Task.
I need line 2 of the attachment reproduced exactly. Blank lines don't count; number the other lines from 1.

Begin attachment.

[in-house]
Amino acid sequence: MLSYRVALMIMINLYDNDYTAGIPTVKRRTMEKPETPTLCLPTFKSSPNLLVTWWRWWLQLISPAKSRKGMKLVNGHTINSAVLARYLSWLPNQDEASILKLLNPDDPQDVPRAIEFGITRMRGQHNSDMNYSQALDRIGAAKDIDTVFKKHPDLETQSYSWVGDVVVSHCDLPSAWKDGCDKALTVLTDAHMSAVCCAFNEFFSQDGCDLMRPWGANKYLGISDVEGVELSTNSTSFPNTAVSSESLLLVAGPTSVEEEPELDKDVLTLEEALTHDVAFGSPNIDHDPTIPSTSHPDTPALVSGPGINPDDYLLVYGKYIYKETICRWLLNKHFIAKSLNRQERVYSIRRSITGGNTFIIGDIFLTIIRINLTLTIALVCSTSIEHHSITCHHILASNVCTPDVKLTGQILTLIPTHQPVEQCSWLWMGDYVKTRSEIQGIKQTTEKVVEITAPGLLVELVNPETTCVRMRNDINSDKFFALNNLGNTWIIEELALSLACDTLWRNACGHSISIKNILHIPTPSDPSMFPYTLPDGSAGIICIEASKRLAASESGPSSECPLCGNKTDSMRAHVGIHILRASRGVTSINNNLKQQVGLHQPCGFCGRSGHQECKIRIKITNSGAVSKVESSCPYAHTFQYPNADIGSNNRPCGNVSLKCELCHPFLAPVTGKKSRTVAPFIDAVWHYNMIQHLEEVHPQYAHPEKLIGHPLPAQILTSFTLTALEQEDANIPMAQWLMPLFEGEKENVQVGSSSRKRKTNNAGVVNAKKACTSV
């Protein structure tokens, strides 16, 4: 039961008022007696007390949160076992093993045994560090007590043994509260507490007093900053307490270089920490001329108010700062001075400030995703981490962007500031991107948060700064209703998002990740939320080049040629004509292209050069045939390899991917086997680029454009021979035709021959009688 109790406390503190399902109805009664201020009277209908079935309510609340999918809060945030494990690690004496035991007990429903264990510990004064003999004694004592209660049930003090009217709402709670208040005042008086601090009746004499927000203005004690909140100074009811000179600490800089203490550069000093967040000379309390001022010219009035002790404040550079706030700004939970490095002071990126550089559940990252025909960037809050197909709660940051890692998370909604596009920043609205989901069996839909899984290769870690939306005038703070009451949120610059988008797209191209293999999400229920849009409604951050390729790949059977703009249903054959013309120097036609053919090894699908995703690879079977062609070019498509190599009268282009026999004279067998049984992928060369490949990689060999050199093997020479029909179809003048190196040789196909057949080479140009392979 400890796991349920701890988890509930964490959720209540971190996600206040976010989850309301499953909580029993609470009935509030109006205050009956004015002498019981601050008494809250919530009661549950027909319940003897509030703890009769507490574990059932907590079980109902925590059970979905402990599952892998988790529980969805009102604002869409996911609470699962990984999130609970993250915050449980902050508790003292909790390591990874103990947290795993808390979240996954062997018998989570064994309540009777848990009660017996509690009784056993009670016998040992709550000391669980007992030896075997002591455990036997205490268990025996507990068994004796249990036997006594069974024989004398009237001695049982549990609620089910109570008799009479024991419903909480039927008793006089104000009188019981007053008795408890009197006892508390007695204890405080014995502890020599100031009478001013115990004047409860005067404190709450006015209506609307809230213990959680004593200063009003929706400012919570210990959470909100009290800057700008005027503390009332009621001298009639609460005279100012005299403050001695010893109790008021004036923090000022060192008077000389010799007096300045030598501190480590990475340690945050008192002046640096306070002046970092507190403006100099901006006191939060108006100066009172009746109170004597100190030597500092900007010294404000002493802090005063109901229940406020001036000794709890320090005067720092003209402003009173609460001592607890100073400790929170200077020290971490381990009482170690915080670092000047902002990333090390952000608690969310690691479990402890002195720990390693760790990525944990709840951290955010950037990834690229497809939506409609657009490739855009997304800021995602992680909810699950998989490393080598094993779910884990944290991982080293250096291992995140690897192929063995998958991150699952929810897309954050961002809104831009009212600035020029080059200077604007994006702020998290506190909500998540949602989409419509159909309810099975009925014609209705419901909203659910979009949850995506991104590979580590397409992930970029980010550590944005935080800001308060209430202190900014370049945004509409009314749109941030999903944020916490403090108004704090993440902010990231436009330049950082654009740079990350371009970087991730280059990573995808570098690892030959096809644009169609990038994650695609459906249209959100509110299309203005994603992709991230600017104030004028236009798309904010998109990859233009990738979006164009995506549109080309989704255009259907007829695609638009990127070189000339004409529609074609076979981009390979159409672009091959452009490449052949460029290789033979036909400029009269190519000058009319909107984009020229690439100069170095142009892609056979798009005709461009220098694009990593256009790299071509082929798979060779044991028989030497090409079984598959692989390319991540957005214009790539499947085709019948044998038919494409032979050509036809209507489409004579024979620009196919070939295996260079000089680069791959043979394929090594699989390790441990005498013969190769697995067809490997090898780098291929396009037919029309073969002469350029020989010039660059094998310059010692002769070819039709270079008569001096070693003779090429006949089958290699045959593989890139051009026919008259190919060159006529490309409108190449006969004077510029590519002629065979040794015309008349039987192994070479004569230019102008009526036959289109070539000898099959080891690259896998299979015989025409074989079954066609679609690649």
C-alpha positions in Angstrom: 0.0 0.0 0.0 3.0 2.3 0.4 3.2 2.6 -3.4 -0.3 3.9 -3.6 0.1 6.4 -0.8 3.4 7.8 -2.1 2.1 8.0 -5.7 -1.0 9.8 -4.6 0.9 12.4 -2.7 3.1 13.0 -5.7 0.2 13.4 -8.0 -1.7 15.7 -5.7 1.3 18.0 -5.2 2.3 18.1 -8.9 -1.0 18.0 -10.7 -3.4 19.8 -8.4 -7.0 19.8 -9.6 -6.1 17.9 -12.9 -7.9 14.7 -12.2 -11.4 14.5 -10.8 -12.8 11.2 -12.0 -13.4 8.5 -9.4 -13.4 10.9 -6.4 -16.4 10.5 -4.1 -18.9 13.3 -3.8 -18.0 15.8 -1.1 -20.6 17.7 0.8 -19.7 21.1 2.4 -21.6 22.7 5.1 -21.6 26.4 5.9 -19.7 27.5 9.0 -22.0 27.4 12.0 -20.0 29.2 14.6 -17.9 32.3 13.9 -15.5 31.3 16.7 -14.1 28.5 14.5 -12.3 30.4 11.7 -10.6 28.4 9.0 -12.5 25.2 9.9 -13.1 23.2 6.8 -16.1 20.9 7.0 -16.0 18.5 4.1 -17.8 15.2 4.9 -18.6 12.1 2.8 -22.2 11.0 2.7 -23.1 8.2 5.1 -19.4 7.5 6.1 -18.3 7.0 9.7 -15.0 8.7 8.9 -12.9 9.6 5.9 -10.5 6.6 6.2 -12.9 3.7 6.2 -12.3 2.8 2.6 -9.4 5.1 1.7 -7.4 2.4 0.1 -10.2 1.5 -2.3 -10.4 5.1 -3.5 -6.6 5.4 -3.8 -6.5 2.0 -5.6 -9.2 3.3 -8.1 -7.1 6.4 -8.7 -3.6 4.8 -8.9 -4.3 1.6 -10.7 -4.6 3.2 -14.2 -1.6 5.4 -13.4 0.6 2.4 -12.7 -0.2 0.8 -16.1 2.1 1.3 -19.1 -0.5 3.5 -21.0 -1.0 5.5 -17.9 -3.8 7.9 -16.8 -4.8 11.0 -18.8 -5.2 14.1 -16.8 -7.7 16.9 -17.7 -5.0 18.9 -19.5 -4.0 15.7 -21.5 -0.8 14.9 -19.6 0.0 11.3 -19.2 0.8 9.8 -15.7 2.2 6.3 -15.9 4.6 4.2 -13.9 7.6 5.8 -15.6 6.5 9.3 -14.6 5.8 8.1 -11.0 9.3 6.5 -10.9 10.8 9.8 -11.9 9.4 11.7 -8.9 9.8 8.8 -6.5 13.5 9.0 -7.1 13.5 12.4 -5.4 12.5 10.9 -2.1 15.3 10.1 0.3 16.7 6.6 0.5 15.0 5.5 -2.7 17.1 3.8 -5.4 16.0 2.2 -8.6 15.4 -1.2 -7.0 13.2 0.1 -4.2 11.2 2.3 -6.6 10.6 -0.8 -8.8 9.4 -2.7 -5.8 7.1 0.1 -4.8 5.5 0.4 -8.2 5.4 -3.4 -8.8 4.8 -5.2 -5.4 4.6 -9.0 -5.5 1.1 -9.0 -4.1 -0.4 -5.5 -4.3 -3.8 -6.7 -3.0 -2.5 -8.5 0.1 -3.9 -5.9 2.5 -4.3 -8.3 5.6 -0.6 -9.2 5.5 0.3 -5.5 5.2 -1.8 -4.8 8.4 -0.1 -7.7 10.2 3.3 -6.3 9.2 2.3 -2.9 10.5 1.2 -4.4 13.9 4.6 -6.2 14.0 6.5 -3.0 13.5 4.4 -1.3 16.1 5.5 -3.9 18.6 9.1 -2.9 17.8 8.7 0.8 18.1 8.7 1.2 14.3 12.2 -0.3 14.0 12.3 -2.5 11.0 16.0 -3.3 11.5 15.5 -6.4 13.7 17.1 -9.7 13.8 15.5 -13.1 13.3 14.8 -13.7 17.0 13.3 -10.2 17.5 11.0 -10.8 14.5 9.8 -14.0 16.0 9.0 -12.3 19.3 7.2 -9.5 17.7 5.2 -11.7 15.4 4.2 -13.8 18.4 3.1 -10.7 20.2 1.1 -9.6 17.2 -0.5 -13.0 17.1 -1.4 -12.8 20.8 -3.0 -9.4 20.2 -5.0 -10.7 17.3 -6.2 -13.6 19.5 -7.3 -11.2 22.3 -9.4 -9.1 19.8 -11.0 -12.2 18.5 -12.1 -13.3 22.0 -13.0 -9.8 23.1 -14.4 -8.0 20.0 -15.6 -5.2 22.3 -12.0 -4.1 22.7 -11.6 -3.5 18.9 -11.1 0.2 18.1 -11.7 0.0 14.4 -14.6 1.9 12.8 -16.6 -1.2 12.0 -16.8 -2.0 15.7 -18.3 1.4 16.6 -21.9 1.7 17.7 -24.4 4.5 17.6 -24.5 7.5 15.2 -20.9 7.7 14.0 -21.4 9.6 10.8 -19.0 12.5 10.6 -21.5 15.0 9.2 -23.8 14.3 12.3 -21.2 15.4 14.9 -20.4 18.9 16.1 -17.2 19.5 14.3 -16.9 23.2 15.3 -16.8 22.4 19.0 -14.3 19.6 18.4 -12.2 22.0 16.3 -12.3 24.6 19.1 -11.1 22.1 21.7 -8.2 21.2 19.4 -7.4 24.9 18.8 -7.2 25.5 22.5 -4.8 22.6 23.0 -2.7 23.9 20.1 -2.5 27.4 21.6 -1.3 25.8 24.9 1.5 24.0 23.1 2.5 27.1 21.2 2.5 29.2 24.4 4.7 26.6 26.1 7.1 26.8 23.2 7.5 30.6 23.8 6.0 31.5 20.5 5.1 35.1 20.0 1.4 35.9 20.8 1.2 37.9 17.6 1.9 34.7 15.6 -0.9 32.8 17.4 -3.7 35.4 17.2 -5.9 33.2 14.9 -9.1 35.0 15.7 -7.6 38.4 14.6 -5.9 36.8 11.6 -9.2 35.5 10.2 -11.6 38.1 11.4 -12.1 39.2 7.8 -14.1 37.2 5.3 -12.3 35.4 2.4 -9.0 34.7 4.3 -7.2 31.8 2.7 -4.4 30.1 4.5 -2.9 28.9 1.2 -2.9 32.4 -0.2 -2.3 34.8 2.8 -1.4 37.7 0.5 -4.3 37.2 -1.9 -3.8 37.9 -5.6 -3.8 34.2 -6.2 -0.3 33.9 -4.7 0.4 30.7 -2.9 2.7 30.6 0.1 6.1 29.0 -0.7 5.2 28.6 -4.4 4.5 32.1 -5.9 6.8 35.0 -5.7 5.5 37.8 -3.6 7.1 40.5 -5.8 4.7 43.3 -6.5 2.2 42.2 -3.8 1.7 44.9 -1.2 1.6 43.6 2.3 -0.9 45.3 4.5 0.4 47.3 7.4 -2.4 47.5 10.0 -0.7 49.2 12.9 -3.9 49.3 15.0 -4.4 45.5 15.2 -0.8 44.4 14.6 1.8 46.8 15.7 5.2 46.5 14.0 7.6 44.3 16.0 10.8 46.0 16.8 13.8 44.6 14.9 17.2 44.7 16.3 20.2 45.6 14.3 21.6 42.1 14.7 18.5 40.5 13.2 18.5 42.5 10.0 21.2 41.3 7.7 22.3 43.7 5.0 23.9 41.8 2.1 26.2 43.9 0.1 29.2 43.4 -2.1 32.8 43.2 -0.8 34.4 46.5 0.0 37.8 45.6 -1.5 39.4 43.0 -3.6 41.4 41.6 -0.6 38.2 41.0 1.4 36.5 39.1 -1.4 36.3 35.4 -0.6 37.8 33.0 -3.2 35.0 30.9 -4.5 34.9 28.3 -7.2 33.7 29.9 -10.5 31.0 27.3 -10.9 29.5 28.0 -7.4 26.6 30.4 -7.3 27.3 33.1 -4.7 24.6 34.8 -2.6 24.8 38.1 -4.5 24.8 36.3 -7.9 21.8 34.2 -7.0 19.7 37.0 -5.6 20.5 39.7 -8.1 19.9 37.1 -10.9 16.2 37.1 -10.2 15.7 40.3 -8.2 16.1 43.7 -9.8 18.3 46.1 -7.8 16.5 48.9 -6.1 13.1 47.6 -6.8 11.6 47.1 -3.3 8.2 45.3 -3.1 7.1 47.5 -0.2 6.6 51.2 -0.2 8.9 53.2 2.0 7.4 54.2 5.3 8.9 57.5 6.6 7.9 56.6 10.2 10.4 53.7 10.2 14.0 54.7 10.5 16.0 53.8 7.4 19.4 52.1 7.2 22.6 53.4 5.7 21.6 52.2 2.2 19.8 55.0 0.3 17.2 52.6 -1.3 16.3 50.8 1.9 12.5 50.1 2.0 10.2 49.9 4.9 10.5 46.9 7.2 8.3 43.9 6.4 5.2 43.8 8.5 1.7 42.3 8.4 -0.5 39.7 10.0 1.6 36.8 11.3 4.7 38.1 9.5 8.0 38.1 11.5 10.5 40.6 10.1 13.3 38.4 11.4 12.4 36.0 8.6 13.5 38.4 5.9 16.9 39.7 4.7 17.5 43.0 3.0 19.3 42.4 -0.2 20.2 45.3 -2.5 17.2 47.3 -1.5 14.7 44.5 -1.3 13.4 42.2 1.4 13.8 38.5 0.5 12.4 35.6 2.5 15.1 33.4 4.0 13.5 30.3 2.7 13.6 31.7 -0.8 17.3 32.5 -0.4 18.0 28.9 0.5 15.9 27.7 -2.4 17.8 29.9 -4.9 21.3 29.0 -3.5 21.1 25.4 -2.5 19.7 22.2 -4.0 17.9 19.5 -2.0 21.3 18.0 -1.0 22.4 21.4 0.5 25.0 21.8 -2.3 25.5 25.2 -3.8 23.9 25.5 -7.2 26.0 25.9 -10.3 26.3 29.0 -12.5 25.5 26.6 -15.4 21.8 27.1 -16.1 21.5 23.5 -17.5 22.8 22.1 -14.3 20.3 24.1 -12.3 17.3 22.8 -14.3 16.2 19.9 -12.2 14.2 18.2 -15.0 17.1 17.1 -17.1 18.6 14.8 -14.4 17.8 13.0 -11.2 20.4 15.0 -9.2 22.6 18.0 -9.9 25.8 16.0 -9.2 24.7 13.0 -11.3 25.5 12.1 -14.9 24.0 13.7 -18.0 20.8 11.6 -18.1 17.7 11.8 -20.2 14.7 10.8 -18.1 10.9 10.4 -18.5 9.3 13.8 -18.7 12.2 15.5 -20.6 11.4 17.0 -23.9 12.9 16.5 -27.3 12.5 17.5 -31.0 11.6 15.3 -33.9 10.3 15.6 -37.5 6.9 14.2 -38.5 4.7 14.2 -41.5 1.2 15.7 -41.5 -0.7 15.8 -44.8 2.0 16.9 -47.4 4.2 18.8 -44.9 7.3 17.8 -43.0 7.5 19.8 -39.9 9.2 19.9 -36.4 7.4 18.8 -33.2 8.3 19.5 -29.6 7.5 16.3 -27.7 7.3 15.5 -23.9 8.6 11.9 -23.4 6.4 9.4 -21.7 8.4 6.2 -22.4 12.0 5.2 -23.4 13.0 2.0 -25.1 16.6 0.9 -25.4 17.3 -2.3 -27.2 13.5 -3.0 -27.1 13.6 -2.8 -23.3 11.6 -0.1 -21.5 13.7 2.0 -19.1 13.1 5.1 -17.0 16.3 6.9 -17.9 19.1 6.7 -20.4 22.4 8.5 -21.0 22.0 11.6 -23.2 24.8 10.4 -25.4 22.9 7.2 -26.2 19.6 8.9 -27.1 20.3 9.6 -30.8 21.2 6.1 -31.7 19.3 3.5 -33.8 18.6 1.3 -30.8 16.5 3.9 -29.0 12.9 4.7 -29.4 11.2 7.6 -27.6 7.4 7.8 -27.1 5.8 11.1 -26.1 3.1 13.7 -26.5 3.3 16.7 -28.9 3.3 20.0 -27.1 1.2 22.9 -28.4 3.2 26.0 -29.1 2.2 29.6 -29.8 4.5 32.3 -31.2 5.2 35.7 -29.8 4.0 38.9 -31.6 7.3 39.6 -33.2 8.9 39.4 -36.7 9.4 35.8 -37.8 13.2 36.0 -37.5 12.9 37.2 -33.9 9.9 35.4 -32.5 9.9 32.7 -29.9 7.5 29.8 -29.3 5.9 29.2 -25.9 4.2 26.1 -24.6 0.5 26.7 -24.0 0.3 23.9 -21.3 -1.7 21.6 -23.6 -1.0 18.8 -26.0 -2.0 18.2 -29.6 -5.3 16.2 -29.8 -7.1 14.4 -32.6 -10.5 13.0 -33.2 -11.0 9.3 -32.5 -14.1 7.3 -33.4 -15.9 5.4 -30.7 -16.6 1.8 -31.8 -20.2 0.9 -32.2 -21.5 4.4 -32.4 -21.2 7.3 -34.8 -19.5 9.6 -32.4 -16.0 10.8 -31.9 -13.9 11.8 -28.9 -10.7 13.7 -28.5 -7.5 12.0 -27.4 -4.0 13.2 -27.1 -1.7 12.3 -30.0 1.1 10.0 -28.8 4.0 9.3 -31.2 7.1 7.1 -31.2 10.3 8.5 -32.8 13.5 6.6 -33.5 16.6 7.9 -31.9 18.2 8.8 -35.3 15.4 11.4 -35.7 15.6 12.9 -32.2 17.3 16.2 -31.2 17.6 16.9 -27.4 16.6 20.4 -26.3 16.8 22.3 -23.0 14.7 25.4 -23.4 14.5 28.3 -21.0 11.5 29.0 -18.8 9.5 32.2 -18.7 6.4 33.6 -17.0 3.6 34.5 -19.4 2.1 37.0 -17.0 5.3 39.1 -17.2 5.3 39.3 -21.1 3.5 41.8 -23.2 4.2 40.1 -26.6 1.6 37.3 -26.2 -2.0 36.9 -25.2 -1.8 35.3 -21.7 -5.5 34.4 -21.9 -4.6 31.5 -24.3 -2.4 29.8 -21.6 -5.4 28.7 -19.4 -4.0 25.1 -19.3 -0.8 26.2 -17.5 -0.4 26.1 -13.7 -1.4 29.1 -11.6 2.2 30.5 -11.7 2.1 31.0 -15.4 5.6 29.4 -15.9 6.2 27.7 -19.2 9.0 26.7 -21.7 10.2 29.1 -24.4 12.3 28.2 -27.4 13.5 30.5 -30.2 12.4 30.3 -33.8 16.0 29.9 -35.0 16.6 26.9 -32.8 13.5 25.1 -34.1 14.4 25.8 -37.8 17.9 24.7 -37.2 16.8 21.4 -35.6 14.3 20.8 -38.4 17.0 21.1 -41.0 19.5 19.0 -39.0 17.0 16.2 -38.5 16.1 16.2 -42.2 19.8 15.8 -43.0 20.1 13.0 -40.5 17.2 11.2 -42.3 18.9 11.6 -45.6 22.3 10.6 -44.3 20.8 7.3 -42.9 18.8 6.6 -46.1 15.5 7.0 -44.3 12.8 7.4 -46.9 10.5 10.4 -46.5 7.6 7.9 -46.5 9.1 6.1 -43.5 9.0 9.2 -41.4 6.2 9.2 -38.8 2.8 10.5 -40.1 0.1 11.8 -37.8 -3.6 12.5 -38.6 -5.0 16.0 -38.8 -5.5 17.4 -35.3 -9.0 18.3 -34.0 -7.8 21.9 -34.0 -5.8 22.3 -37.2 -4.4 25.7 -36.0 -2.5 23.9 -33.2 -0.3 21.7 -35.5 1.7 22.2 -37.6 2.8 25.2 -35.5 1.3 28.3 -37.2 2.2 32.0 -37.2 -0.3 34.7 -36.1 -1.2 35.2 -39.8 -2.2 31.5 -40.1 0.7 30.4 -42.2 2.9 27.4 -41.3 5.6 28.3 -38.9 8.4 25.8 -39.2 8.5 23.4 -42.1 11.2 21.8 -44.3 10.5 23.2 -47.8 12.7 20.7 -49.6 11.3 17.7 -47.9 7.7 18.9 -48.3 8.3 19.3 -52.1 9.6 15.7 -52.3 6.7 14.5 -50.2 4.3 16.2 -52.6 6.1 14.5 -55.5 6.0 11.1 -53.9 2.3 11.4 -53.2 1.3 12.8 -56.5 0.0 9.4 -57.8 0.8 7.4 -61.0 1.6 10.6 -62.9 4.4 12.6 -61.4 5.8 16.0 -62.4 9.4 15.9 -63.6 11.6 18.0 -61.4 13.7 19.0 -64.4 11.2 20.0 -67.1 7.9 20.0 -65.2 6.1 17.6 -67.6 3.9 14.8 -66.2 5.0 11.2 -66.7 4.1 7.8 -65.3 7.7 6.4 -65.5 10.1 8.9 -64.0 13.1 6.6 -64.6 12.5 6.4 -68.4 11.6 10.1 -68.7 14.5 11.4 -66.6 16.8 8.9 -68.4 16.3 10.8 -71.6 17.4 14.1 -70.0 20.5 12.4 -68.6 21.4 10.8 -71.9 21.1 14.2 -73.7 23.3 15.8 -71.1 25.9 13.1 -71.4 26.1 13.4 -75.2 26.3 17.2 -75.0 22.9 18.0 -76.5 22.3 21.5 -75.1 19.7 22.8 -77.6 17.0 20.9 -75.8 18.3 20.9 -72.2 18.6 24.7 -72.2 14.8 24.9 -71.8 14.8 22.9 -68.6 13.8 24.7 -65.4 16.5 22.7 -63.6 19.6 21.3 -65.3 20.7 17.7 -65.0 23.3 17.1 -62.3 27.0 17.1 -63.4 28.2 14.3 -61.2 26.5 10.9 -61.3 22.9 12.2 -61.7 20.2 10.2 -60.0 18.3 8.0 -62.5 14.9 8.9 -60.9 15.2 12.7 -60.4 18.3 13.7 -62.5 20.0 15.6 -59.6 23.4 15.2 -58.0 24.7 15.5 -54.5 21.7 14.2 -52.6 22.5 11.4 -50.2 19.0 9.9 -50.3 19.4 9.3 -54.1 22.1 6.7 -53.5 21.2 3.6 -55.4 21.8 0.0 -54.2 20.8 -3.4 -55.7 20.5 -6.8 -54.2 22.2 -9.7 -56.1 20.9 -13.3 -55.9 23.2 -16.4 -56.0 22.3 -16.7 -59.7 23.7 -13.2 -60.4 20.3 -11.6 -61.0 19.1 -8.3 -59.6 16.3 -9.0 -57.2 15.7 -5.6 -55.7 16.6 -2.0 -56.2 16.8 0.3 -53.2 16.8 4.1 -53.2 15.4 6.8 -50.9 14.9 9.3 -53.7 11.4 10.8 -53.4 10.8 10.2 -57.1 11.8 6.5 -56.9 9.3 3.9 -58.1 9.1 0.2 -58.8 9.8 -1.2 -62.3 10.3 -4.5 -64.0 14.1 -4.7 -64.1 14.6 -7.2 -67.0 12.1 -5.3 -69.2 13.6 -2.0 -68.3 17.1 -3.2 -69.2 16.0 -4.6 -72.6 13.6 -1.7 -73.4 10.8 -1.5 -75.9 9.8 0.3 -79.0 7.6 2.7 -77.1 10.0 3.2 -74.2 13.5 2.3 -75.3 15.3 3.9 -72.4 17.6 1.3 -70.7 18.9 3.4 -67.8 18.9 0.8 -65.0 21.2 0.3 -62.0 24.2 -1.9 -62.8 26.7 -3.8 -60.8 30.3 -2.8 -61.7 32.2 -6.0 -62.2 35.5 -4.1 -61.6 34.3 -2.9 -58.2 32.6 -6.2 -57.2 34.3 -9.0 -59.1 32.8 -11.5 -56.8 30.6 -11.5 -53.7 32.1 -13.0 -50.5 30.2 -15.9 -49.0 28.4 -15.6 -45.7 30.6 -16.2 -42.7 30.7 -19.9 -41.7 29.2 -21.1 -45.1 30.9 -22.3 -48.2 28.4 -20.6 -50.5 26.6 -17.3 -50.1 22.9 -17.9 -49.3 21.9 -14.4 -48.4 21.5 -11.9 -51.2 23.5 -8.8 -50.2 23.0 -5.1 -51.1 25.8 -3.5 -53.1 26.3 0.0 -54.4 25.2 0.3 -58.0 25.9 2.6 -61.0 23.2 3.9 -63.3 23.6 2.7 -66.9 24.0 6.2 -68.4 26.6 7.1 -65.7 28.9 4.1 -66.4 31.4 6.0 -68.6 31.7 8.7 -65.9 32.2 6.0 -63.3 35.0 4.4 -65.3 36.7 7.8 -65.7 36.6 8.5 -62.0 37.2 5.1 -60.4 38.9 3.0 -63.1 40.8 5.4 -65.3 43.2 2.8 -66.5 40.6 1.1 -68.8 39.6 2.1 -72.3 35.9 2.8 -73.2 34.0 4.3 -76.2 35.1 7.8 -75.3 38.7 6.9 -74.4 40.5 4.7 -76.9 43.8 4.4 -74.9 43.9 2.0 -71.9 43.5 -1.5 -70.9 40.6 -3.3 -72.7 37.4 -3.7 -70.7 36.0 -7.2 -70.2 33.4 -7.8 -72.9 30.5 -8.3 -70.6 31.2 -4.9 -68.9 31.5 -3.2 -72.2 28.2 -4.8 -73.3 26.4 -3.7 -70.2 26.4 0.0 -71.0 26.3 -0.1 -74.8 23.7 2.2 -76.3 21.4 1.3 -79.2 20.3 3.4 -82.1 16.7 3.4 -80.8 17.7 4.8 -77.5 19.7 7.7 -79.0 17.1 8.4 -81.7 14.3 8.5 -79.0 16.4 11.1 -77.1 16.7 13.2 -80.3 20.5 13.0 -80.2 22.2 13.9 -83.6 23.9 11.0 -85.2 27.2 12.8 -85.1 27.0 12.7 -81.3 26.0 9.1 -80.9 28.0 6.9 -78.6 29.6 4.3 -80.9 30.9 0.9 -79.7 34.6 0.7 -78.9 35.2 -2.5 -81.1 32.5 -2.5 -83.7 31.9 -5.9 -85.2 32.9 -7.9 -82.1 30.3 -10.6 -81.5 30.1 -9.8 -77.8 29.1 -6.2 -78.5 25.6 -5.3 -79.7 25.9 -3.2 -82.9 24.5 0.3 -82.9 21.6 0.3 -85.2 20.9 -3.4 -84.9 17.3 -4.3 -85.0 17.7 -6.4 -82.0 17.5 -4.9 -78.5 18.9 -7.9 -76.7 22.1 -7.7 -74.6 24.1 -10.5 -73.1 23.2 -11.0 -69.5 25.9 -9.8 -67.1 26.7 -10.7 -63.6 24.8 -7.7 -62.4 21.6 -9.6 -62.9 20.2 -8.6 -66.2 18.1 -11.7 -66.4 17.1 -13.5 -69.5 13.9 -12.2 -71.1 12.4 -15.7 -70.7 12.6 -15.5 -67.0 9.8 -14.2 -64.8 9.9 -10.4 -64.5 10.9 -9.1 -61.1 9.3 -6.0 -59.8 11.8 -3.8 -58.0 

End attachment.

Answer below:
Amino acid sequence: MLSYRVALMIMINLYDNDYTAGIPTVKRRTMEKPETPTLCLPTFKSSPNLLVTWWRWWLQLISPAKSRKGMKLVNGHTINSAVLARYLSWLPNQDEASILKLLNPDDPQDVPRAIEFGITRMRGQHNSDMNYSQALDRIGAAKDIDTVFKKHPDLETQSYSWVGDVVVSHCDLPSAWKDGCDKALTVLTDAHMSAVCCAFNEFFSQDGCDLMRPWGANKYLGISDVEGVELSTNSTSFPNTAVSSESLLLVAGPTSVEEEPELDKDVLTLEEALTHDVAFGSPNIDHDPTIPSTSHPDTPALVSGPGINPDDYLLVYGKYIYKETICRWLLNKHFIAKSLNRQERVYSIRRSITGGNTFIIGDIFLTIIRINLTLTIALVCSTSIEHHSITCHHILASNVCTPDVKLTGQILTLIPTHQPVEQCSWLWMGDYVKTRSEIQGIKQTTEKVVEITAPGLLVELVNPETTCVRMRNDINSDKFFALNNLGNTWIIEELALSLACDTLWRNACGHSISIKNILHIPTPSDPSMFPYTLPDGSAGIICIEASKRLAASESGPSSECPLCGNKTDSMRAHVGIHILRASRGVTSINNNLKQQVGLHQPCGFCGRSGHQECKIRIKITNSGAVSKVESSCPYAHTFQYPNADIGSNNRPCGNVSLKCELCHPFLAPVTGKKSRTVAPFIDAVWHYNMIQHLEEVHPQYAHPEKLIGHPLPAQILTSFTLTALEQEDANIPMAQWLMPLFEGEKENVQVGSSSRKRKTNNAGVVNAKKACTSV